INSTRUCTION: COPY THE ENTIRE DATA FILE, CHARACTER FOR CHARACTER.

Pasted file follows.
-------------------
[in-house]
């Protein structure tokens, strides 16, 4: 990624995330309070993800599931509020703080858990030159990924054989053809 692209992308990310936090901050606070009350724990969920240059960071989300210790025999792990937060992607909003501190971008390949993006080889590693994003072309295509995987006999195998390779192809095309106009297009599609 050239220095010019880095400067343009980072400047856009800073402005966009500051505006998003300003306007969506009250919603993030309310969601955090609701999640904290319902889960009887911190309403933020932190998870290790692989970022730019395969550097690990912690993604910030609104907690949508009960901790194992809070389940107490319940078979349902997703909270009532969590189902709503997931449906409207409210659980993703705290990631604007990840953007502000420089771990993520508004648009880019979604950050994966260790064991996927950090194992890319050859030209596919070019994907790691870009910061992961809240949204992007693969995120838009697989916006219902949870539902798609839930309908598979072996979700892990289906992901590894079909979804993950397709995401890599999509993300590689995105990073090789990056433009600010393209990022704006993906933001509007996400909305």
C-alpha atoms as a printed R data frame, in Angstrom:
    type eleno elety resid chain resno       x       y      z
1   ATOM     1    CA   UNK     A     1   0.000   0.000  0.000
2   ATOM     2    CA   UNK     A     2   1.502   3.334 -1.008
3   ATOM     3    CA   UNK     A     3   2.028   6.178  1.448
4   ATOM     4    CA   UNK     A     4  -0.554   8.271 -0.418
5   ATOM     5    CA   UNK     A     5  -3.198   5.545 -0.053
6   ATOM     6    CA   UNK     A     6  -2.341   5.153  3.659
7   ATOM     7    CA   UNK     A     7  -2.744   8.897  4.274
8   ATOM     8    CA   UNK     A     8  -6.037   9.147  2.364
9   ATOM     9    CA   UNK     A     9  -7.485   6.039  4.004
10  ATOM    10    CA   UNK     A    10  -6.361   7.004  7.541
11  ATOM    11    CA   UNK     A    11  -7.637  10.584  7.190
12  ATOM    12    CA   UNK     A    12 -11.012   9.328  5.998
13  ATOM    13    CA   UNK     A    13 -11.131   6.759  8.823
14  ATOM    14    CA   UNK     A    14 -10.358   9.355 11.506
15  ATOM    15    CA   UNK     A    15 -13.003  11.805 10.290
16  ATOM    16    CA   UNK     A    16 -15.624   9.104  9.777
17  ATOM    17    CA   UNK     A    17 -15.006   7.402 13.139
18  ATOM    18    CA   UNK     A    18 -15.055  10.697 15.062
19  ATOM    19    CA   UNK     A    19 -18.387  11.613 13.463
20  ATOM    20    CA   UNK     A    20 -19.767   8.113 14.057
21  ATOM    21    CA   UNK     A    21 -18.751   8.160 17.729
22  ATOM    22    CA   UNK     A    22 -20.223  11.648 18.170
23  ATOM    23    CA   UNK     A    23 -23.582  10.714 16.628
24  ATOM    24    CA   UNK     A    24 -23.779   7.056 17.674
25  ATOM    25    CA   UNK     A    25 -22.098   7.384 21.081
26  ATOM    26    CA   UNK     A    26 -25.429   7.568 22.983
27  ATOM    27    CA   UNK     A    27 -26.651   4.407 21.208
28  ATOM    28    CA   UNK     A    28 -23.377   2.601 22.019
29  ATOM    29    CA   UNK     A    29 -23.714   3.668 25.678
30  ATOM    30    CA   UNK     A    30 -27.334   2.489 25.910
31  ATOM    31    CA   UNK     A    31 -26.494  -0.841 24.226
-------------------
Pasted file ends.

[in-house]
């Protein structure tokens, strides 16, 4: 990624995330309070993800599931509020703080858990030159990924054989053809 692209992308990310936090901050606070009350724990969920240059960071989300210790025999792990937060992607909003501190971008390949993006080889590693994003072309295509995987006999195998390779192809095309106009297009599609 050239220095010019880095400067343009980072400047856009800073402005966009500051505006998003300003306007969506009250919603993030309310969601955090609701999640904290319902889960009887911190309403933020932190998870290790692989970022730019395969550097690990912690993604910030609104907690949508009960901790194992809070389940107490319940078979349902997703909270009532969590189902709503997931449906409207409210659980993703705290990631604007990840953007502000420089771990993520508004648009880019979604950050994966260790064991996927950090194992890319050859030209596919070019994907790691870009910061992961809240949204992007693969995120838009697989916006219902949870539902798609839930309908598979072996979700892990289906992901590894079909979804993950397709995401890599999509993300590689995105990073090789990056433009600010393209990022704006993906933001509007996400909305």
C-alpha atoms as a printed R data frame, in Angstrom:
    type eleno elety resid chain resno       x       y      z
1   ATOM     1    CA   UNK     A     1   0.000   0.000  0.000
2   ATOM     2    CA   UNK     A     2   1.502   3.334 -1.008
3   ATOM     3    CA   UNK     A     3   2.028   6.178  1.448
4   ATOM     4    CA   UNK     A     4  -0.554   8.271 -0.418
5   ATOM     5    CA   UNK     A     5  -3.198   5.545 -0.053
6   ATOM     6    CA   UNK     A     6  -2.341   5.153  3.659
7   ATOM     7    CA   UNK     A     7  -2.744   8.897  4.274
8   ATOM     8    CA   UNK     A     8  -6.037   9.147  2.364
9   ATOM     9    CA   UNK     A     9  -7.485   6.039  4.004
10  ATOM    10    CA   UNK     A    10  -6.361   7.004  7.541
11  ATOM    11    CA   UNK     A    11  -7.637  10.584  7.190
12  ATOM    12    CA   UNK     A    12 -11.012   9.328  5.998
13  ATOM    13    CA   UNK     A    13 -11.131   6.759  8.823
14  ATOM    14    CA   UNK     A    14 -10.358   9.355 11.506
15  ATOM    15    CA   UNK     A    15 -13.003  11.805 10.290
16  ATOM    16    CA   UNK     A    16 -15.624   9.104  9.777
17  ATOM    17    CA   UNK     A    17 -15.006   7.402 13.139
18  ATOM    18    CA   UNK     A    18 -15.055  10.697 15.062
19  ATOM    19    CA   UNK     A    19 -18.387  11.613 13.463
20  ATOM    20    CA   UNK     A    20 -19.767   8.113 14.057
21  ATOM    21    CA   UNK     A    21 -18.751   8.160 17.729
22  ATOM    22    CA   UNK     A    22 -20.223  11.648 18.170
23  ATOM    23    CA   UNK     A    23 -23.582  10.714 16.628
24  ATOM    24    CA   UNK     A    24 -23.779   7.056 17.674
25  ATOM    25    CA   UNK     A    25 -22.098   7.384 21.081
26  ATOM    26    CA   UNK     A    26 -25.429   7.568 22.983
27  ATOM    27    CA   UNK     A    27 -26.651   4.407 21.208
28  ATOM    28    CA   UNK     A    28 -23.377   2.601 22.019
29  ATOM    29    CA   UNK     A    29 -23.714   3.668 25.678
30  ATOM    30    CA   UNK     A    30 -27.334   2.489 25.910
31  ATOM    31    CA   UNK     A    31 -26.494  -0.841 24.226